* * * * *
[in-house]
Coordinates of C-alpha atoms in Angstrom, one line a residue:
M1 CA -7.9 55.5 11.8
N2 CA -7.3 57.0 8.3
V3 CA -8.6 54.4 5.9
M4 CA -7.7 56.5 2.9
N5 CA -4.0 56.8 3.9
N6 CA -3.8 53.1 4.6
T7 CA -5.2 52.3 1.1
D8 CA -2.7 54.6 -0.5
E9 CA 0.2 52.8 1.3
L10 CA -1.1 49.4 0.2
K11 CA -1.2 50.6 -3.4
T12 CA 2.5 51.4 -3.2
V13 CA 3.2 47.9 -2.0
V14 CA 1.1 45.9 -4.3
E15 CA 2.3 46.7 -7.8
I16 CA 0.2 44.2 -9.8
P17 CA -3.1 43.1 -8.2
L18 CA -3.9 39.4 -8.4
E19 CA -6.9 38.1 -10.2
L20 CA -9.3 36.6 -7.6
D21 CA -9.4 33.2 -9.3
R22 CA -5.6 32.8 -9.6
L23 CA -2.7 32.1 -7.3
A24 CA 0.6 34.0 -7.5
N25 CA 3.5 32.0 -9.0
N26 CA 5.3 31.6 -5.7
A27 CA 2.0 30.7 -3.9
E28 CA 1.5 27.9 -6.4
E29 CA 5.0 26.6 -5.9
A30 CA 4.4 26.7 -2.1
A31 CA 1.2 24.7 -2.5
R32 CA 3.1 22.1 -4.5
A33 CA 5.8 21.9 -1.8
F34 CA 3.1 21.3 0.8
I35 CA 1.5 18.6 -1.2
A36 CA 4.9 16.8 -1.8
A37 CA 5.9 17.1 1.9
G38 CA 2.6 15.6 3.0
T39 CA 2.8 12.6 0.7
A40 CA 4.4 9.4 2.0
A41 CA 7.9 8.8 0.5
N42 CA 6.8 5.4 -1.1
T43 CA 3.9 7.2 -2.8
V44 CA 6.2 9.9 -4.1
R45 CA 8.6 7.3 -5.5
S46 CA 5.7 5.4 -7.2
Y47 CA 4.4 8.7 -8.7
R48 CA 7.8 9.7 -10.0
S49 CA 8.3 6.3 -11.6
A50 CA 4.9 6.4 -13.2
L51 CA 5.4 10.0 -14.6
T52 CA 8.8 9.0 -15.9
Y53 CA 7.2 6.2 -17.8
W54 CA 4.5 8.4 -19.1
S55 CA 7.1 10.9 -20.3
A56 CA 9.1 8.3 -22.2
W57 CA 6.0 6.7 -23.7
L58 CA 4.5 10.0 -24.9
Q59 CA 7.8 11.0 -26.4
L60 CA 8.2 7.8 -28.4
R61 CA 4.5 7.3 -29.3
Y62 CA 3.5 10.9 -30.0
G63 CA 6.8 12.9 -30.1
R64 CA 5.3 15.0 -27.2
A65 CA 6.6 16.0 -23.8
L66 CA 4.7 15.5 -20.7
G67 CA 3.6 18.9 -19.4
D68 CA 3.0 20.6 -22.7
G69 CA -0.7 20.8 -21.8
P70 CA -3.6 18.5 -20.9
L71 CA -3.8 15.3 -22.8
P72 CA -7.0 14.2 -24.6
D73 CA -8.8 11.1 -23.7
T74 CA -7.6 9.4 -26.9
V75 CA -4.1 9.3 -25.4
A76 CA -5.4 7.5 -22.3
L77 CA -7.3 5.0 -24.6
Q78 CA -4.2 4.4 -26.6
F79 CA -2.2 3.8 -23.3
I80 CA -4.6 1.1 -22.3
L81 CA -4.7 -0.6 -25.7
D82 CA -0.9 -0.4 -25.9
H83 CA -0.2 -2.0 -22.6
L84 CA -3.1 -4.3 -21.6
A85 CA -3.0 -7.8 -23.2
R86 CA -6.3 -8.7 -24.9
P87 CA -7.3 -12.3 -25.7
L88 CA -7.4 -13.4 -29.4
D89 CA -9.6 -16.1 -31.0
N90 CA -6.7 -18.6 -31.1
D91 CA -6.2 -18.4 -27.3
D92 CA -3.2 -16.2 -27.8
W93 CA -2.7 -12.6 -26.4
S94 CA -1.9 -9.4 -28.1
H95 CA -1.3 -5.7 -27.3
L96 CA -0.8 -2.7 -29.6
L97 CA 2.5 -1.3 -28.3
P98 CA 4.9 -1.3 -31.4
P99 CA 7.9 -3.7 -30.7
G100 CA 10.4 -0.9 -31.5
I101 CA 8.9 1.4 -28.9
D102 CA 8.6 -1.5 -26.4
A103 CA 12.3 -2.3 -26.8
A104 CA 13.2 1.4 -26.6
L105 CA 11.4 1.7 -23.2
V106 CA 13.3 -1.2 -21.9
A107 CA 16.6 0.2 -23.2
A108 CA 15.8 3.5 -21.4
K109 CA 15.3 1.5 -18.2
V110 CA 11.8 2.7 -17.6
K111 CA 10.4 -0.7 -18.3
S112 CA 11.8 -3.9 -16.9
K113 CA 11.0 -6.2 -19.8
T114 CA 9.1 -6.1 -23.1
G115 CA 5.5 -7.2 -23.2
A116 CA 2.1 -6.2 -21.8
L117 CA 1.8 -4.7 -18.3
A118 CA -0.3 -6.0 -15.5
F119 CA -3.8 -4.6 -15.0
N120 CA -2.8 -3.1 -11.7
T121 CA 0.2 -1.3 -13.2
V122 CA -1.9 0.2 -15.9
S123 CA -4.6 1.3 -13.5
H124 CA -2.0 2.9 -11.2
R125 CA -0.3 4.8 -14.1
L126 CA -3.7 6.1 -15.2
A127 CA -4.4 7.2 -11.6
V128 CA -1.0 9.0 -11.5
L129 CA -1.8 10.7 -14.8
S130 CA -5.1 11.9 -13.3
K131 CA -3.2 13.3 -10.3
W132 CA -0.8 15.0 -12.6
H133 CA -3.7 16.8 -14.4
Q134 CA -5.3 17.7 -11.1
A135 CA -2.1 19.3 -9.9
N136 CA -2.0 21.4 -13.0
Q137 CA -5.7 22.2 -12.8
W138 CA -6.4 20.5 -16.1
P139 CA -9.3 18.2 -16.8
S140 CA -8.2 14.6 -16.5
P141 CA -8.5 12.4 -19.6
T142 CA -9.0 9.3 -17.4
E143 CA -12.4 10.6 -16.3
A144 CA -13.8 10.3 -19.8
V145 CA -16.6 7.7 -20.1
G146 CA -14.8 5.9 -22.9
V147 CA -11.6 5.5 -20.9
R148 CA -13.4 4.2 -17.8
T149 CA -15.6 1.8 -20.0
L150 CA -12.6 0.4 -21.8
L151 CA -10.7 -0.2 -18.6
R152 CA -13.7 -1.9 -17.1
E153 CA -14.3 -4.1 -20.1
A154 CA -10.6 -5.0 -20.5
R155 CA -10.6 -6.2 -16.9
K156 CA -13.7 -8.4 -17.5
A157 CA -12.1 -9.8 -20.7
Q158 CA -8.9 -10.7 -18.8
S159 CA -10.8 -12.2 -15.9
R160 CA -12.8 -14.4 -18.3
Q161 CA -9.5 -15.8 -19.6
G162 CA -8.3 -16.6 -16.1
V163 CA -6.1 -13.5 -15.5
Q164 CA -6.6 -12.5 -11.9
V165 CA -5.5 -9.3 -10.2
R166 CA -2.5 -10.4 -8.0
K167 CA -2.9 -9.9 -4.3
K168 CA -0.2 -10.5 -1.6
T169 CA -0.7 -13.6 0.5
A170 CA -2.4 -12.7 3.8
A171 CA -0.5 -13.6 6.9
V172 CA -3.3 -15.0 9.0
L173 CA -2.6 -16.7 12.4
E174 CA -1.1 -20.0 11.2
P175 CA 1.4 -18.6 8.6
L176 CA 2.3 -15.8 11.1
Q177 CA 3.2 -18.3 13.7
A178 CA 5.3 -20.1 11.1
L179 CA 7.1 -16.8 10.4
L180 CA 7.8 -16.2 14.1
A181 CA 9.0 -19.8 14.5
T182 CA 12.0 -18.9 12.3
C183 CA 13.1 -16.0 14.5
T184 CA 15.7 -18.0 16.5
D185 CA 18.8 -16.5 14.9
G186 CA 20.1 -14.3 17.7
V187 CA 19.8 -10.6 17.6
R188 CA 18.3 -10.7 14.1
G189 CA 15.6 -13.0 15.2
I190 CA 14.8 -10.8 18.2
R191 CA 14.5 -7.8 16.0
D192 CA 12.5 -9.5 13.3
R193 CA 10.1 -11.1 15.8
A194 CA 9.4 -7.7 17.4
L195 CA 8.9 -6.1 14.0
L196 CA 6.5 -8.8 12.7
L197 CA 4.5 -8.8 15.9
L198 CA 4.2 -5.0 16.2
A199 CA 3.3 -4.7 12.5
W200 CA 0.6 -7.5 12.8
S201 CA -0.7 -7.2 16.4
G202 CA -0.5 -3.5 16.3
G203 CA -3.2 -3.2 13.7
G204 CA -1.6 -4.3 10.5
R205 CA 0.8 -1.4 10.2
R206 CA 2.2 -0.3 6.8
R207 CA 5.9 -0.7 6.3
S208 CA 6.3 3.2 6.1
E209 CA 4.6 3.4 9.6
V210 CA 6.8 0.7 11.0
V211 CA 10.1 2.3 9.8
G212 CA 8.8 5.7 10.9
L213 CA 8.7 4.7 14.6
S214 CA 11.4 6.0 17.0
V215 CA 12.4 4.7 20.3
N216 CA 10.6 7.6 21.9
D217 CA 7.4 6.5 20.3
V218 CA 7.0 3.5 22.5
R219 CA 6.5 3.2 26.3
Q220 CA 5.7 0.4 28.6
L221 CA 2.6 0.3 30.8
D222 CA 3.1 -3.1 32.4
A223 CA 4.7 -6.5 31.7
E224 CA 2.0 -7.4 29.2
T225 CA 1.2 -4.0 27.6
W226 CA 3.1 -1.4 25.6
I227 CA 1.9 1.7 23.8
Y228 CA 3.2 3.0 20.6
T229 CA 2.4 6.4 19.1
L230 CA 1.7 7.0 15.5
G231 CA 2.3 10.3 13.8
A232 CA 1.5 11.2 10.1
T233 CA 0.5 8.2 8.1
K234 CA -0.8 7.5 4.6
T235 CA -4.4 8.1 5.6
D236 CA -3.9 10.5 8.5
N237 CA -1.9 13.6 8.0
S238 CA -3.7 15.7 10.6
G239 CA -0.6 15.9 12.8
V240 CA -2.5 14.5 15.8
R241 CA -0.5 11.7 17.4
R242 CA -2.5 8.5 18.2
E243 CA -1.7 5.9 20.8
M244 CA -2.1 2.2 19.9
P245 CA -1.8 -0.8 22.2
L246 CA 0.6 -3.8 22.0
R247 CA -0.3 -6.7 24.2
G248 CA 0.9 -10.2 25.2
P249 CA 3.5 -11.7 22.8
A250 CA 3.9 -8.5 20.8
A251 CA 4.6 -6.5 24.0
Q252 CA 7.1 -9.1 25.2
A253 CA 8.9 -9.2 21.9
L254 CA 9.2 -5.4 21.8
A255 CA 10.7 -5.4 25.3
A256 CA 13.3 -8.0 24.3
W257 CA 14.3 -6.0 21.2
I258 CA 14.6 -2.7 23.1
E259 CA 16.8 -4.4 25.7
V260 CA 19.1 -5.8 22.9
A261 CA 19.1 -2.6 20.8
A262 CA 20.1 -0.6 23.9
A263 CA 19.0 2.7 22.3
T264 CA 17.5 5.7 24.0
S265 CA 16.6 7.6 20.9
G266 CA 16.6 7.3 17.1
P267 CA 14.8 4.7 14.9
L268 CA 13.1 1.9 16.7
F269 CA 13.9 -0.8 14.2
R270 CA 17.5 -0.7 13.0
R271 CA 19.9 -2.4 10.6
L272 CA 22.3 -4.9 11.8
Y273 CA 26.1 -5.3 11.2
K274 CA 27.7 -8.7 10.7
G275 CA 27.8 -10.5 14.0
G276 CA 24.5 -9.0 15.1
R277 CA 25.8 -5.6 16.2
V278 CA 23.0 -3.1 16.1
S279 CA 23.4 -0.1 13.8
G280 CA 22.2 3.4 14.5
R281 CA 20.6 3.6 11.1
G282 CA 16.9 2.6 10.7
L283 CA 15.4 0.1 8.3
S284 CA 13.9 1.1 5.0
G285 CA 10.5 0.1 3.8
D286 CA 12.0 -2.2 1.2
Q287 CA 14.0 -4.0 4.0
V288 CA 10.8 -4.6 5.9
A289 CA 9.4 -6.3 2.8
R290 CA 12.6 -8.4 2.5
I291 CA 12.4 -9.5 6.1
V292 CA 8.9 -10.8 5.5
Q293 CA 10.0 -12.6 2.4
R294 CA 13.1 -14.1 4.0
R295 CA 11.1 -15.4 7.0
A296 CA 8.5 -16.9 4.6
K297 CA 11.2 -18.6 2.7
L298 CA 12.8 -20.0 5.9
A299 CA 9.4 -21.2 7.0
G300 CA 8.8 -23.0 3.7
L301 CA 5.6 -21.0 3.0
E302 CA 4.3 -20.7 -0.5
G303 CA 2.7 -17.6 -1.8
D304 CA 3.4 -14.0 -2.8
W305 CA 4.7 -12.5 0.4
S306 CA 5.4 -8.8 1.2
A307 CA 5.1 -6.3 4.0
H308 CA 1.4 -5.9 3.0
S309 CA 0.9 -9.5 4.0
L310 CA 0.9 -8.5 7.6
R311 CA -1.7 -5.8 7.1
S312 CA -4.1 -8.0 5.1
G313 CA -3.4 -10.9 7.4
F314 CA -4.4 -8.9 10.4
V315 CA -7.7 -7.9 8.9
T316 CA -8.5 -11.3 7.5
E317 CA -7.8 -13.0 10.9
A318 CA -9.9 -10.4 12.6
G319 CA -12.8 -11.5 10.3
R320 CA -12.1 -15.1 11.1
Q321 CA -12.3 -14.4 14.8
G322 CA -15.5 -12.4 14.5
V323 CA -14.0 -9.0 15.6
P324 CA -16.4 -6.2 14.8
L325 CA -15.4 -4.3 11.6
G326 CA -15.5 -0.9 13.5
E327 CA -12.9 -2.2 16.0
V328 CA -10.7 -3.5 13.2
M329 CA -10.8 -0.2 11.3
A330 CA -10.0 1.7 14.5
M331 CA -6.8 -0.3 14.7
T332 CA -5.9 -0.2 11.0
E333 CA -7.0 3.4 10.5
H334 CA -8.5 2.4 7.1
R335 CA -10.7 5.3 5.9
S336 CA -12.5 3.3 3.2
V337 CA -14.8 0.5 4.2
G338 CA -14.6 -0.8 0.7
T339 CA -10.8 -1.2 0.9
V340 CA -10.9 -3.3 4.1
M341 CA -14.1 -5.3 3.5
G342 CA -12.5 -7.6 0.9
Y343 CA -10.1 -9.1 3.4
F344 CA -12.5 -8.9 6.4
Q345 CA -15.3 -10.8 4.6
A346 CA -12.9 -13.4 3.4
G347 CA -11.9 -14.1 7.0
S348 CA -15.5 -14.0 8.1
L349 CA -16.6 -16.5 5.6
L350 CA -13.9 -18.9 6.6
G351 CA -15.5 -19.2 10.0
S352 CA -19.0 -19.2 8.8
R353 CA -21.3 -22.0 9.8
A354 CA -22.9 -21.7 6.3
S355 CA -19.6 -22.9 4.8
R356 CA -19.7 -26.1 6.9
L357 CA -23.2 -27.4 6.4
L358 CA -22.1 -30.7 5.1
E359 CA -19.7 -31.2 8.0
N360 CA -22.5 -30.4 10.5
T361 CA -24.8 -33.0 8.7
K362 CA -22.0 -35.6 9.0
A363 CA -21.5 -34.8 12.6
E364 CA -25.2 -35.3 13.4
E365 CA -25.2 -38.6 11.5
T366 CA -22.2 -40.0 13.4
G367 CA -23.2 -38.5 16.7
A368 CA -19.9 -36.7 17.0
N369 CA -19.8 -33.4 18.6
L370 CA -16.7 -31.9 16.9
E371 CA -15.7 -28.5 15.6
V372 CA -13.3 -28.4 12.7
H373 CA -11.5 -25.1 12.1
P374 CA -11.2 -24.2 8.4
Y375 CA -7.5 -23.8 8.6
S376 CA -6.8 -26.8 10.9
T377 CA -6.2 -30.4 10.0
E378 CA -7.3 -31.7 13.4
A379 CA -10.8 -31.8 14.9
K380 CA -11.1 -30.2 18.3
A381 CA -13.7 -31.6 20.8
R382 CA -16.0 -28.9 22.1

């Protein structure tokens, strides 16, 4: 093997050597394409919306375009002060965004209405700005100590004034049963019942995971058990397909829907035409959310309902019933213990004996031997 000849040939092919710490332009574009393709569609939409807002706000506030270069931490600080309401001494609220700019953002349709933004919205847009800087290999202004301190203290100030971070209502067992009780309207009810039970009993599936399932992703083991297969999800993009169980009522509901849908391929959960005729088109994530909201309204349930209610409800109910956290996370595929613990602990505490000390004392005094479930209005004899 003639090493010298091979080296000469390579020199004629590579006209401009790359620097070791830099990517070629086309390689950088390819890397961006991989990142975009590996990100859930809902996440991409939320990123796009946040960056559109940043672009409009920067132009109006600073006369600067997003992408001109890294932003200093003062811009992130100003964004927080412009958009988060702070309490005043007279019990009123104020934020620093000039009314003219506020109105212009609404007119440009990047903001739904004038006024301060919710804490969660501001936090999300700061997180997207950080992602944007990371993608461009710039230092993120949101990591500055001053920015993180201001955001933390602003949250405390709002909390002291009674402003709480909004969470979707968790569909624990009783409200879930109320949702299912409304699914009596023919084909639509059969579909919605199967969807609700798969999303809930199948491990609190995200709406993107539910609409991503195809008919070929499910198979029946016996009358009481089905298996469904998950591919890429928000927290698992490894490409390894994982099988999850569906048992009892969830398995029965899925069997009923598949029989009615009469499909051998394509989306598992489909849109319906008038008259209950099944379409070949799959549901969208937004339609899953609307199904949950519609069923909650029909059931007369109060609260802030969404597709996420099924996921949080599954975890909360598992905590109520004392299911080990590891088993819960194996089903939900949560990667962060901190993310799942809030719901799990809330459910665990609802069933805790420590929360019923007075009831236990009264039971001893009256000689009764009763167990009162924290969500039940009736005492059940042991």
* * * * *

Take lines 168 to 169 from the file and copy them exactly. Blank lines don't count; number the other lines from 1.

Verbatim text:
R166 CA -2.5 -10.4 -8.0
K167 CA -2.9 -9.9 -4.3